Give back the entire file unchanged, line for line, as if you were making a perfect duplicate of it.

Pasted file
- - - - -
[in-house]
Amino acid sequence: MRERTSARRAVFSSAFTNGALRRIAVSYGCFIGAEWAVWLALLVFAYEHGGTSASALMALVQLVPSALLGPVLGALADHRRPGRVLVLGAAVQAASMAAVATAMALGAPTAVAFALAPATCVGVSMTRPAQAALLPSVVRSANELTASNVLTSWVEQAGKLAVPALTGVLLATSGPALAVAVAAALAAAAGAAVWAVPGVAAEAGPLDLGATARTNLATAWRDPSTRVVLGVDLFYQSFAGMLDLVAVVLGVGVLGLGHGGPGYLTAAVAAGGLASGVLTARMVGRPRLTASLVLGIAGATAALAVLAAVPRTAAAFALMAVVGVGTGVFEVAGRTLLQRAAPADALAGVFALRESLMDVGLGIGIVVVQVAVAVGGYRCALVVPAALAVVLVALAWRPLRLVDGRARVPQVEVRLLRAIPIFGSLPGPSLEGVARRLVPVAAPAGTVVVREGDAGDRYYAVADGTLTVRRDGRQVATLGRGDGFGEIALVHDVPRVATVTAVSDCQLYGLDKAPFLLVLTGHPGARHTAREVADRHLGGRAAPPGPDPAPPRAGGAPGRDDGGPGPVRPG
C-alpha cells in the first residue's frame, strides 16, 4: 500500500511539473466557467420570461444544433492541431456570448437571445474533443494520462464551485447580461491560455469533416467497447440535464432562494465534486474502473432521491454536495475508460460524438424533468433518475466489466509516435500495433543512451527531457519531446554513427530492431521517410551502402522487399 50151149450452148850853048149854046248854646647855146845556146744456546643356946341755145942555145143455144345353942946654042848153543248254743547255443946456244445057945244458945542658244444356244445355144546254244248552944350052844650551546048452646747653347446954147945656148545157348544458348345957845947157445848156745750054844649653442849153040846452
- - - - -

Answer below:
[in-house]
Amino acid sequence: MRERTSARRAVFSSAFTNGALRRIAVSYGCFIGAEWAVWLALLVFAYEHGGTSASALMALVQLVPSALLGPVLGALADHRRPGRVLVLGAAVQAASMAAVATAMALGAPTAVAFALAPATCVGVSMTRPAQAALLPSVVRSANELTASNVLTSWVEQAGKLAVPALTGVLLATSGPALAVAVAAALAAAAGAAVWAVPGVAAEAGPLDLGATARTNLATAWRDPSTRVVLGVDLFYQSFAGMLDLVAVVLGVGVLGLGHGGPGYLTAAVAAGGLASGVLTARMVGRPRLTASLVLGIAGATAALAVLAAVPRTAAAFALMAVVGVGTGVFEVAGRTLLQRAAPADALAGVFALRESLMDVGLGIGIVVVQVAVAVGGYRCALVVPAALAVVLVALAWRPLRLVDGRARVPQVEVRLLRAIPIFGSLPGPSLEGVARRLVPVAAPAGTVVVREGDAGDRYYAVADGTLTVRRDGRQVATLGRGDGFGEIALVHDVPRVATVTAVSDCQLYGLDKAPFLLVLTGHPGARHTAREVADRHLGGRAAPPGPDPAPPRAGGAPGRDDGGPGPVRPG
C-alpha cells in the first residue's frame, strides 16, 4: 500500500511539473466557467420570461444544433492541431456570448437571445474533443494520462464551485447580461491560455469533416467497447440535464432562494465534486474502473432521491454536495475508460460524438424533468433518475466489466509516435500495433543512451527531457519531446554513427530492431521517410551502402522487399 50151149450452148850853048149854046248854646647855146845556146744456546643356946341755145942555145143455144345353942946654042848153543248254743547255443946456244445057945244458945542658244444356244445355144546254244248552944350052844650551546048452646747653347446954147945656148545157348544458348345957845947157445848156745750054844649653442849153040846452